Schematic overview of the data analysis workflow. (A) Schematic overview of subject distribution for 1.5 and 3.0 T for baseline and follow-up scans, respectively. (B) Control samples used for calculation of age correction (i), calculation of scanner correction matrices (ii) and for fibre tracking (iii). (C) Schematic representation of subject statistics for calculation of group averaged differences (i). (D) Scheme for longitudinal staging calculation (II) and for cross-sectional comparison (III).

All patients with ALS underwent standardised clinical-neurological and routine laboratory examinations. The patients with ALS (n=221 male, n=166 female, mean age 60±12 years) presented with a sporadic form of clinically definite or probable ALS according to the revised El Escorial diagnostic criteria.10 Severity of physical symptoms as measured with the revised ALS functional rating scale (ALS-FRS-R)11 was 39±7 (range 15–47). Disease duration was 20±18 months. For the patients with ALS who obtained a follow-up scan, ALS-FRS-R was 40±5 at baseline and 35±7 at follow-up; extrapolation of ALS-FRS-R reduction to a time period of 1 year resulted in an average ALS-FRS-R progression rate of 11 per year. None of the patients with ALS had a history of other neurological or psychiatric disorders. A normal database of age-matched healthy controls (n=74 male, n=70 female, p=0.24 compared with ALS; mean age 59±13 years, p=0.26 compared with ALS), that is, 78 controls at 1.5 T and 66 controls at 3.0 T, was used for comparison. None had a history of neurological or psychiatric disease. The interscan time intervals were in average 12(±7) months, median 7 months, for the controls. In both patients with ALS and controls, vascular brain alterations or inflammatory or neoplastic brain processes had been excluded by conventional MRI.

Data analysis

The DTI analysis software Tensor Imaging and Fiber Tracking (TIFT) was used for preprocessing and postprocessing.12 Prior to standardised preprocessing and postprocessing, DTI data underwent a quality control,13 eddy current correction and motion correction.9 11

Preprocessing of longitudinal data

In a first step, follow-up DTI data and baseline DTI data for each subject with follow-up scans were aligned by fitting of the (b=0)-volumes in order to perform consequent stereotaxic Montreal Neurological Institute (MNI) transformation of baseline and follow-up data with the identical parameters. For this task, baseline and follow-up data were aligned by halfway linear registration14 to avoid a bias of the baseline data (figure 1B,C).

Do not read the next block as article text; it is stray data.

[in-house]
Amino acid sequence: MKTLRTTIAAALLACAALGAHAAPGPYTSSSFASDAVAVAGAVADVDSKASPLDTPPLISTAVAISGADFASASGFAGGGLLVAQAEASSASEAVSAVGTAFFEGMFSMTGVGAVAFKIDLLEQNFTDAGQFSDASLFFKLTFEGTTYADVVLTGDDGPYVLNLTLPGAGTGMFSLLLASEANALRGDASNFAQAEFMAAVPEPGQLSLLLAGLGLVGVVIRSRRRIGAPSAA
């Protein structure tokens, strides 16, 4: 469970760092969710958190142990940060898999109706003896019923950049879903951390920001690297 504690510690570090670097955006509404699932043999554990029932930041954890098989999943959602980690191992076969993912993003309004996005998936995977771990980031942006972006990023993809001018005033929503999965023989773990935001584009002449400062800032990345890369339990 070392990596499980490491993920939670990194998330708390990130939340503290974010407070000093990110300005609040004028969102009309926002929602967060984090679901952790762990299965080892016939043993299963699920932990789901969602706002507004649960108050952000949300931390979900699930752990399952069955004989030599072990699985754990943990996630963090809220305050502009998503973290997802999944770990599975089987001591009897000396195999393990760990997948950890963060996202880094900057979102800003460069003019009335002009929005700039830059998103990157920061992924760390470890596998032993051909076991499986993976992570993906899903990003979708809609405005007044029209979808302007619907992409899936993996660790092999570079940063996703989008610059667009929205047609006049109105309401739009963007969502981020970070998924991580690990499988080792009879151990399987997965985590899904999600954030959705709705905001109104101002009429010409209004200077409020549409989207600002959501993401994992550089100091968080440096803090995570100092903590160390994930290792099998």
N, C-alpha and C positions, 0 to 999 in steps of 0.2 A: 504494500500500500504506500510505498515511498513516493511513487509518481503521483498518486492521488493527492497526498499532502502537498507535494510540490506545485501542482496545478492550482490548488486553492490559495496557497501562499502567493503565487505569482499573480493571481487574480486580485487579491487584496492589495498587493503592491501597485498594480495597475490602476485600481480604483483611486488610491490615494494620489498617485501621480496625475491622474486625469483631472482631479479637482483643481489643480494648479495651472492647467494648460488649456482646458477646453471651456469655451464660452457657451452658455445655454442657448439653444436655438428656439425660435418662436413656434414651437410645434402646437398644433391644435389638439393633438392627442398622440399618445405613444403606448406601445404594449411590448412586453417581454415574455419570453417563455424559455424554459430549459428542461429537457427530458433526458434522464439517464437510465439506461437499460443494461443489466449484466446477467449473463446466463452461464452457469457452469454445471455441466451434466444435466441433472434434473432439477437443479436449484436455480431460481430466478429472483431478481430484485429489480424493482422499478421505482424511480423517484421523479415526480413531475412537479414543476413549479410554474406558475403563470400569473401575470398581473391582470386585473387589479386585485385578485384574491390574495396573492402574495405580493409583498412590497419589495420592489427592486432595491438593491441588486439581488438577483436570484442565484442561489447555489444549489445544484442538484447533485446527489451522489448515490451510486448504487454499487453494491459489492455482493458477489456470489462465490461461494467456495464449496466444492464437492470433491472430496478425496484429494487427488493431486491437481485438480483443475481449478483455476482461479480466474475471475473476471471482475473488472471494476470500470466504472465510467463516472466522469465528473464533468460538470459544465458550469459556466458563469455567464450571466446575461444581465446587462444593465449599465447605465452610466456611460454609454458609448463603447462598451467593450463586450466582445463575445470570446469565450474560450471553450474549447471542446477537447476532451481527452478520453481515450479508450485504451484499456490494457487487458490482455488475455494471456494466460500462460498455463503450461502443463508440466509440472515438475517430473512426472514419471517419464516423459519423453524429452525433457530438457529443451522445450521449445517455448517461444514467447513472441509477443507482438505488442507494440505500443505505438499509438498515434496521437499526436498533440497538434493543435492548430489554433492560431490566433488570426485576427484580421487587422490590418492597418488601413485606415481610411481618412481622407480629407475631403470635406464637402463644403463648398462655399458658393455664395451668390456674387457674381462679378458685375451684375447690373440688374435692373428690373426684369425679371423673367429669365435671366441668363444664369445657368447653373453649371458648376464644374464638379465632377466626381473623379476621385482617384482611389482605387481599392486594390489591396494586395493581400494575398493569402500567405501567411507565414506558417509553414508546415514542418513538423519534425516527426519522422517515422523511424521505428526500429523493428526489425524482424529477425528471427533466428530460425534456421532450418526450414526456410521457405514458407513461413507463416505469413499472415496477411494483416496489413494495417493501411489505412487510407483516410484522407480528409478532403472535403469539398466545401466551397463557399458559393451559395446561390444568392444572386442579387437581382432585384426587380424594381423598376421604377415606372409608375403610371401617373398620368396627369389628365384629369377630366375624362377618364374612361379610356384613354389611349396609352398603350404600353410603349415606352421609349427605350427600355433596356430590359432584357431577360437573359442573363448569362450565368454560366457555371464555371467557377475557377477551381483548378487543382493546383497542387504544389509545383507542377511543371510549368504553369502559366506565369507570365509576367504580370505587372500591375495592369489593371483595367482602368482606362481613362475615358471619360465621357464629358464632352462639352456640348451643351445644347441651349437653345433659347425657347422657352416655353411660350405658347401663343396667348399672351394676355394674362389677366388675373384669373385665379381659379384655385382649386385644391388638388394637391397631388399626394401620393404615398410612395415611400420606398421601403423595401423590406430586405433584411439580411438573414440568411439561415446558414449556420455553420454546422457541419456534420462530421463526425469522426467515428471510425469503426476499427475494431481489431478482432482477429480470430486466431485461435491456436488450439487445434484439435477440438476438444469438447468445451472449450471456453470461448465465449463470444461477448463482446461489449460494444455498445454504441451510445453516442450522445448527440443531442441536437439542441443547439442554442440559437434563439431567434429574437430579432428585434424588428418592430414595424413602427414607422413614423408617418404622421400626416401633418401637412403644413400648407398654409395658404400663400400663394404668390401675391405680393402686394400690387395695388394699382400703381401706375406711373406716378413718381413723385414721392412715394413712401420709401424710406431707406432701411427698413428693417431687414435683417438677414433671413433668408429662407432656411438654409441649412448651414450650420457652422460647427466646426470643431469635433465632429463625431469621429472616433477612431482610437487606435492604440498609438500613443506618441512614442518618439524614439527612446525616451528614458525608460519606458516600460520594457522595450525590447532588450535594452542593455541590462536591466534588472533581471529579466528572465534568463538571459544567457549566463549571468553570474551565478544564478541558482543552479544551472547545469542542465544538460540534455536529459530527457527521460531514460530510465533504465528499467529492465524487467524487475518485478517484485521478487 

Preprocessing—stereotaxic normalisation and harmonisation of fractional anisotropy maps from different protocols

In a second step, a non-linear spatial normalisation to the MNI stereotaxic standard space15 was performed in an iterative manner using study-specific templates for the DTI data from all patients and controls.16 Details of the normalisation procedure have been described previously.17 Fractional anisotropy (FA) maps of each data set were calculated and were smoothed with a Gaussian filter of 8 mm full-width-at-half-maximum. The filter size of 8 mm (which is about two to three times the recording voxel size, depending on the protocol) provides a good balance between sensitivity and specificity.18

Subgroups of 50 age-matched and gender-matched controls from each scanning protocol (1.5 and 3.0 T) were used for (i) calculation of the scanner differences19 and (ii) for calculation of the age dependency of the FA maps (figure 1B).

Preprocessing—fibre tracking and tractwise FA statistics

For the identification of the relevant pathways, an averaged DTI data set was calculated from 66 control data sets by arithmetic averaging of the MNI transformed data. This averaged control DTI data set was then used to identify pathways for defined brain structures according to the ALS-associated staging system2 8 20 with a seed-to-target approach: FA threshold was set at 0.2,21 FT was a modified deterministic streamline tracking approach,22 the Eigenvector scalar product threshold was set at 0.9, the regions of interest for the seed regions had a radius of 5 mm and the regions of interest for the target region had a radius of 10 mm. Seed and target coordinates of the respective tracts are summarised in online supplementary table 2. The CST (representing stage 1), the corticorubral and corticopontine tracts (representing stage 2), the corticostriatal pathway (representative of stage 3) and the proximal portion of the perforant path (representative of stage 4); the optic tract where no involvement in ALS-associated neurodegeneration could be anticipated was defined as a reference path.

Supplementary file 3

For quantification of the directionality of the underlying tract structures, the technique of tractwise fractional anisotropy statistics (TFAS16) was applied. To assess the axonal damage and myelin degradation for the predefined staging scheme, FA values were arithmetically averaged from fibre tracts that have been shown to become involved at a given stage of ALS; bihemispheric FA values of tracts were averaged. In order to validate the bihemispheric averaging, the FA values within the single tracts were compared for laterality, and this analysis showed no significant differences between the hemispheres for each pair of tracts.

Preprocessing—harmonisation of FA maps and pooling

FA maps of the different protocols from 1.5 and 3.0 T scanners were separately corrected for age according to the regression for age calculated from data sets of 50 controls from 1.5 and 3.0 T each (see the ‘Preprocessing—stereotaxic normalisation and harmonisation of FA maps from different protocols’ section).